So far I’ve only written articles on Tool this year (barring a few other articles) and I must humbly admit it to myself that even I (someone who only started listening to Tool 3-4 years ago) find it hard to go across every single Tool song without thinking a bit more than required. After all, they’re not just songs they’re a way of life for me (now) and to a large part I have to credit these talented musicians for literally twisting my life around its fulcrum and putting it onto a new axis. I’ve changed so much since the first time I heard Tool; I was shy, closed, scared to try new things and reach out to grab a new level of thinking/consciousness; similarly they’ve helped me grow as a musician and a songwriter. But I guess I’ve associated myself too much with Tool’s art (not just the music) that I can’t think of anything before looking at the same thing from a million other vantage points, breaking into each crevice and reading between the lines that so subtly condition the society we live in.
Pain is a theme I’ve always loved to write on. Be it Mary Shelley’s Frankenstein or 500 Days of Summer or Her, pain, melancholia and the feeling of longing has always been presented to us in a way that keeps us hooked on, intrigues us and gives us goose bumps. The fact that so many superheroes are given a dark past or a weakness is because we, as a society love to see our leaders rise from their own personal hell and achieve something great. I call it the “Frankenstein Element” of every hero since reading the novel was the first time I was actually introduced to a different kind of pain, a pain that liberates, uplifts our spirits and though melancholy, it provides an amazing background to any story. Similarly, pain has always been a persistent theme in Tool albums, songs, and their music (yes all three individually).
The imagery that is most commonly associated with any Tool release is that of overcoming pain or coming to terms and realization of potential. Seems easy and too unimportant when I say it so dryly but Tool, as a band has always had the power to move people and inspire them, maybe that’s a why they’re referred to as “a thinking man’s metal band”. So, not deviating any more from our purpose I’ll start the article. The title (this time) needs no help in pronunciation it’s Ten Thousand Days…what is that you ask? 10,000 Days = roughly 27 years (calculate your 10,000th Day anniversary here). The title refers to the time period that singer Maynard James Keenan’s mother Judith Marie Keenan was paralyzed for before her death (as in she suffered for 10,000 days before being free once again). She being paralyzed has already been covered in the song ‘jimmy’ from ‘Ænima.
Also, the artwork was done by previous collaborator Alex Grey and the album also featured a very different packaging than most records. It has two stereoscopic lenses which create a 3D effect and through them you’re able to see some pretty amazing work of Alex Grey, including the album cover titled ‘Net of Being’. Just the fact that the album won the Grammy award for best packaging is witness to the fact that ‘10,000 Days’ is a treat for anyone. Just look at this awesome pic. What a treat indeed!
So the album starts with their Grammy nominated single ‘Vicarious’ which is (like always) a comment on human society and tells how humans seek the ultimate thrill of vicariously living through others in the media eyes and how the actions of a society depict the suppressed emotions and feelings we all possess. As the lines of the song say “…I need to watch things die, from a distance. Vicariously I live while the whole world dies. You all need it too don’t lie”. Humans are indeed vampires, hungry for blood, love and conspiracies, and we are what we eat, aren’t we? ‘Vicarious’ paves the way for ‘Jambi’ (call it Jam-bye or Jam-bee, your choice), well it’s one of the most awesome songs on the record and it features Adam Jones’ talkbox solo (here’s Adam doin’ it and here’s this guy rippin’ it up). The song feature pretty heavy distorted guitars and one of the best bass lines bassist Justin Chancellor can offer. Jambi has a variety of different meanings, all convincing but like always I recommend you read the lyrics and interpret something of your own, since the meaning behind most Tool songs remain unclear, they’re open to all explanations one can provide.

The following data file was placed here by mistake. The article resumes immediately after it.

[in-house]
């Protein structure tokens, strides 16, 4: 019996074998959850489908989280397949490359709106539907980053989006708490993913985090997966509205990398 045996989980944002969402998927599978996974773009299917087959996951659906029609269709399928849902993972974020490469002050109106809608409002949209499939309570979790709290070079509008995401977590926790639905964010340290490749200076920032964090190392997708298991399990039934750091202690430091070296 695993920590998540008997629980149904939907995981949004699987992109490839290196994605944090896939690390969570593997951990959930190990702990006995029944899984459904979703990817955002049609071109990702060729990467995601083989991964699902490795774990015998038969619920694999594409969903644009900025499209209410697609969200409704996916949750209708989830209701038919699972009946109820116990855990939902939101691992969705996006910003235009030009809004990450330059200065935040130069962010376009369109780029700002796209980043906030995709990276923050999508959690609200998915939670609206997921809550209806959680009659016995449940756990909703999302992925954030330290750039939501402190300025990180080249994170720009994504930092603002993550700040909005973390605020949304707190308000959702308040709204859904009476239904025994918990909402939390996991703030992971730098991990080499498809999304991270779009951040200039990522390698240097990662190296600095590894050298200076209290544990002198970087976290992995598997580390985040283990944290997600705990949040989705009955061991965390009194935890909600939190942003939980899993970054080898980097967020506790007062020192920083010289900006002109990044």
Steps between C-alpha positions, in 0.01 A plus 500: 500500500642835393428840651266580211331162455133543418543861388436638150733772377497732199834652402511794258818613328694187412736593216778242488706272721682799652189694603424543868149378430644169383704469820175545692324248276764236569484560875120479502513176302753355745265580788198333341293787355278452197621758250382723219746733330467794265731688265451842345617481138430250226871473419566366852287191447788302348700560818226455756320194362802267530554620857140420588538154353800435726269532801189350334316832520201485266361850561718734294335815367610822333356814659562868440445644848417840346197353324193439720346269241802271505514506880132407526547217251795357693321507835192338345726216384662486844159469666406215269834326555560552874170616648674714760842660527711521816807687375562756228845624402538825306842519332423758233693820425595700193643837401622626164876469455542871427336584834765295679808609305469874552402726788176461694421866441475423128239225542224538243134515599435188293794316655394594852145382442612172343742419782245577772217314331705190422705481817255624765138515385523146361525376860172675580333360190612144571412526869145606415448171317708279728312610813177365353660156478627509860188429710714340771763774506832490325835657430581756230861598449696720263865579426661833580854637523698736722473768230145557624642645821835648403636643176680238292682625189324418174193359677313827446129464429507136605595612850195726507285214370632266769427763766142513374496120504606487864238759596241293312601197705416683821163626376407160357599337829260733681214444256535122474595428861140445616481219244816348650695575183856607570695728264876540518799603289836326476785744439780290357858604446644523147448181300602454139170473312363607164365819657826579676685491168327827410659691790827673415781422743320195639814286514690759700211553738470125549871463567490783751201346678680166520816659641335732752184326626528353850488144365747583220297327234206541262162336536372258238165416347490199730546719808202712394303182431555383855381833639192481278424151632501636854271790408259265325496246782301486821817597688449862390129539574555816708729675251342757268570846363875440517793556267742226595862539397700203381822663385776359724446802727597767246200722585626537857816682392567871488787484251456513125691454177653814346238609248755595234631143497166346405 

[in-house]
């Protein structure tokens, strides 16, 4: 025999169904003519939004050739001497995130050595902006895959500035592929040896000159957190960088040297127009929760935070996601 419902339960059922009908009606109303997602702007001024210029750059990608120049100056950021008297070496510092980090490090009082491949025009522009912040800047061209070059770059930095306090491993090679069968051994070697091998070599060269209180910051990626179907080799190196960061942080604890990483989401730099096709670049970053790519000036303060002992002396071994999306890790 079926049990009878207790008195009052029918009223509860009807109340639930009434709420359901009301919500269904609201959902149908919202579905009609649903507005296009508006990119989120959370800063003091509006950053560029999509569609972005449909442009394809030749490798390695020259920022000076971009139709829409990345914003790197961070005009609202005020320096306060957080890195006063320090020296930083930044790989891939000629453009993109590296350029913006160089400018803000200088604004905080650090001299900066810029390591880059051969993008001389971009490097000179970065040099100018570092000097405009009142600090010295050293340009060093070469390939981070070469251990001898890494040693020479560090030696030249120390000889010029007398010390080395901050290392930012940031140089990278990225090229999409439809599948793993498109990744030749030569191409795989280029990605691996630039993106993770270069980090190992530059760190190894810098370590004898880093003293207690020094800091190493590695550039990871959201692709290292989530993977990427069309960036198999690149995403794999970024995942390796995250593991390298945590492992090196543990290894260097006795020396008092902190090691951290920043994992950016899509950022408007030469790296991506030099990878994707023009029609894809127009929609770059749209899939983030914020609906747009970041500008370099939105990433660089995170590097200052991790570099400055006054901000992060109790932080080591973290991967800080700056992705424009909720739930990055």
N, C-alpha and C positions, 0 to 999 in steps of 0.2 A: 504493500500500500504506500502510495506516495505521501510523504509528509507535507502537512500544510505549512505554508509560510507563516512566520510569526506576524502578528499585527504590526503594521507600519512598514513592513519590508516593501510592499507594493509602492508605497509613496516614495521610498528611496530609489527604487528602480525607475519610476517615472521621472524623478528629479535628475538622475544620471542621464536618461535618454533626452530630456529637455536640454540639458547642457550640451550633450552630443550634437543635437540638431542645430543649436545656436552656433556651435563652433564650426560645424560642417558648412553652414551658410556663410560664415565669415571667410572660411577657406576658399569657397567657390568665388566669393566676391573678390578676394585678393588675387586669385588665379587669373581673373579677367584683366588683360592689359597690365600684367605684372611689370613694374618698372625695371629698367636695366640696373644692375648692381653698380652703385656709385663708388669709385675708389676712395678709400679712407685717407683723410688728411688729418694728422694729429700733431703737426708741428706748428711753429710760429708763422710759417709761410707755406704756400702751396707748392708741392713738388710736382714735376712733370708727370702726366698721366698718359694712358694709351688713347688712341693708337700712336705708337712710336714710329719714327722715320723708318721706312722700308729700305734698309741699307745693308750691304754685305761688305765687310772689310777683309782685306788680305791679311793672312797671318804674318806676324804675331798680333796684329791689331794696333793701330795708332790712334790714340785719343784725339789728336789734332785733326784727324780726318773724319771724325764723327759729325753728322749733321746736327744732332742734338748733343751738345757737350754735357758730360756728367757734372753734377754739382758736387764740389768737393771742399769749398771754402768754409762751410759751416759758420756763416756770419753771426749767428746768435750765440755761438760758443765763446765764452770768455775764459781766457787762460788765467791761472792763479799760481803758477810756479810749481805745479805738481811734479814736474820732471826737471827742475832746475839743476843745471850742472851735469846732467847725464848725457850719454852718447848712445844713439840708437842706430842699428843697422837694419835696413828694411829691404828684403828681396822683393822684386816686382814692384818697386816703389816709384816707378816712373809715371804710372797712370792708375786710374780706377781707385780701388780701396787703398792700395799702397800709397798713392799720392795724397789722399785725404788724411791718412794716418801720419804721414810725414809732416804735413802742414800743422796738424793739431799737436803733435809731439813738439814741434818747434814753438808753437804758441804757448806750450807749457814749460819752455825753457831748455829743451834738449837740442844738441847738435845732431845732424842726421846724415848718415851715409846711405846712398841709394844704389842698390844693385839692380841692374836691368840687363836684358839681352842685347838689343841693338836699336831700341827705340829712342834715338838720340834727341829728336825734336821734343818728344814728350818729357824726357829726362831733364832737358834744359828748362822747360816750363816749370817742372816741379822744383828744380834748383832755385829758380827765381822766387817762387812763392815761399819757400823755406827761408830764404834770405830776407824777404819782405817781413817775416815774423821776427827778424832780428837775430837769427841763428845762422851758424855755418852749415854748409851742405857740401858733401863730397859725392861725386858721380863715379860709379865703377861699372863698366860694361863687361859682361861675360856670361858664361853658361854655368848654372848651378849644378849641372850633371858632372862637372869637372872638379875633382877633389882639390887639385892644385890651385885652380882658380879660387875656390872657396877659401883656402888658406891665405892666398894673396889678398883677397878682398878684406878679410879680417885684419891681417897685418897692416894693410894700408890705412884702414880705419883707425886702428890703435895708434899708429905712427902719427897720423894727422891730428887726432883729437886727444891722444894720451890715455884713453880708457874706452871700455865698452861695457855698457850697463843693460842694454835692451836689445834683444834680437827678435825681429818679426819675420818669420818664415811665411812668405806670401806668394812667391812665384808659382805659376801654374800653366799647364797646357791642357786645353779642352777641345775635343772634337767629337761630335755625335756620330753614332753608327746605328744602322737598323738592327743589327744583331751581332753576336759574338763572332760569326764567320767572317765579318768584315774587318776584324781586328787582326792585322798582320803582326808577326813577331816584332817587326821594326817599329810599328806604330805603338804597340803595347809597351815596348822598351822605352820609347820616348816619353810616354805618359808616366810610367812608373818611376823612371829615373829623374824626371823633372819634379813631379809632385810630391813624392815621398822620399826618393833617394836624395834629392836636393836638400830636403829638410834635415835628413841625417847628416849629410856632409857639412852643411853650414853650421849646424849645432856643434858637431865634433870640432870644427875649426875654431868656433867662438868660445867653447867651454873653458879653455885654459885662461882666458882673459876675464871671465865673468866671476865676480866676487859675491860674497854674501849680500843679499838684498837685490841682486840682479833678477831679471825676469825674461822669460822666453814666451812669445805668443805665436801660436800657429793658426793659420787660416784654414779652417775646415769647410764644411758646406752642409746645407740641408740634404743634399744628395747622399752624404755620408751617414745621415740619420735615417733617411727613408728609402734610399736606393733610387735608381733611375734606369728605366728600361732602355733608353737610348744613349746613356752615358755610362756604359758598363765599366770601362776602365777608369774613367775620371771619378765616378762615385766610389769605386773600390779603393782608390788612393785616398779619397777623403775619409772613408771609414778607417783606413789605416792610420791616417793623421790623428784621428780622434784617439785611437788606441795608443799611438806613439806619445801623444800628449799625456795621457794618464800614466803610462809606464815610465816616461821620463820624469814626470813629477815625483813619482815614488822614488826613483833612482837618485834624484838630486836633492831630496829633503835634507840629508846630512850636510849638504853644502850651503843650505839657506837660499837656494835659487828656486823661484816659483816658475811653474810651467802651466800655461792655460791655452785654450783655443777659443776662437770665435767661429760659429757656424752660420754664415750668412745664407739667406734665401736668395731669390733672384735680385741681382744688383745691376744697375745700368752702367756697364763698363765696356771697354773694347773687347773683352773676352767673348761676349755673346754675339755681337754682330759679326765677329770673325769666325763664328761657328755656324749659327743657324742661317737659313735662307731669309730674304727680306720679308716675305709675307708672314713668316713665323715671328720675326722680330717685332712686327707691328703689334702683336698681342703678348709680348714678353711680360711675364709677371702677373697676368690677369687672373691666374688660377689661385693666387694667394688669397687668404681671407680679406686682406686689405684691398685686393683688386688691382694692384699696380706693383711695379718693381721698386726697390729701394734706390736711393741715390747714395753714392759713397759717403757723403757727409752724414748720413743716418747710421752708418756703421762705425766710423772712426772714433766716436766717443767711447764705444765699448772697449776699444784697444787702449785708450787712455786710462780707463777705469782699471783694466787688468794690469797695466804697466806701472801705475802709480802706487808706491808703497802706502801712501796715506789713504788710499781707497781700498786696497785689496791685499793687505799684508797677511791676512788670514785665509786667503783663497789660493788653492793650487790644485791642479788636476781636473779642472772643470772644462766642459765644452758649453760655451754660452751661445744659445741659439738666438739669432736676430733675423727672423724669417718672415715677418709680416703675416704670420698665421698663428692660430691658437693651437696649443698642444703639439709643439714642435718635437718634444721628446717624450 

‘Jambi’ leads to one of the epics on this record i.e. ‘Wings for Marie (Pt 1)’ which is Maynard praising his mother for her selfless love and never ending support, she’s like an angel to him and now she’s on her deathbed and he has to say goodbye to her and eventually, let her go. ‘Wing’ is a beautiful track but what comes next is sheer blinding awesomeness, ’10,000 Days (Wings Pt 2)’ is the epilogue to ‘Wings’ and is so beautiful that it can literally move you to tears and make you go hug your mom. The song is again set around her deathbed where all of Maynard’s relatives are now offering him sympathy for his loss but he knows that Judith Marie, the unconditionally loving mother has now ascended to a place she always believed in. Maynard is highly spiritual but his ideas don’t really resonate with the ideas of organized religion. The song is a simple yet powerful and extremely beautiful ode to a loving mother.
The fifth track on the album is also the first Tool song I ever heard i.e. ‘The Pot’ and according to Wikipedia “Adam Jones has confirmed that the title refers to hypocrisy. The lyrics contain metaphors and references to kangaroo courts, the phrase “pot calling the kettle black”, marijuana legislation, and finger waving. The use of the word “high” is a double entendre, referring to both drug intoxication and believing oneself to be above others, and the title itself is also a double entendre, referring both to the pot in the metaphor as well as the slang term used to refer to cannabis. Also, towards the end of the song, the line “Kangaroo be stoned he’s guilty as the government” plays on the term “stoned”, which could mean the capital punishment act of stoning, or another reference to drug intoxication.” Pretty cool, right? Well Tool has the amazing power to layer these metaphors one over the other and let each speak for itself in a distinct manner.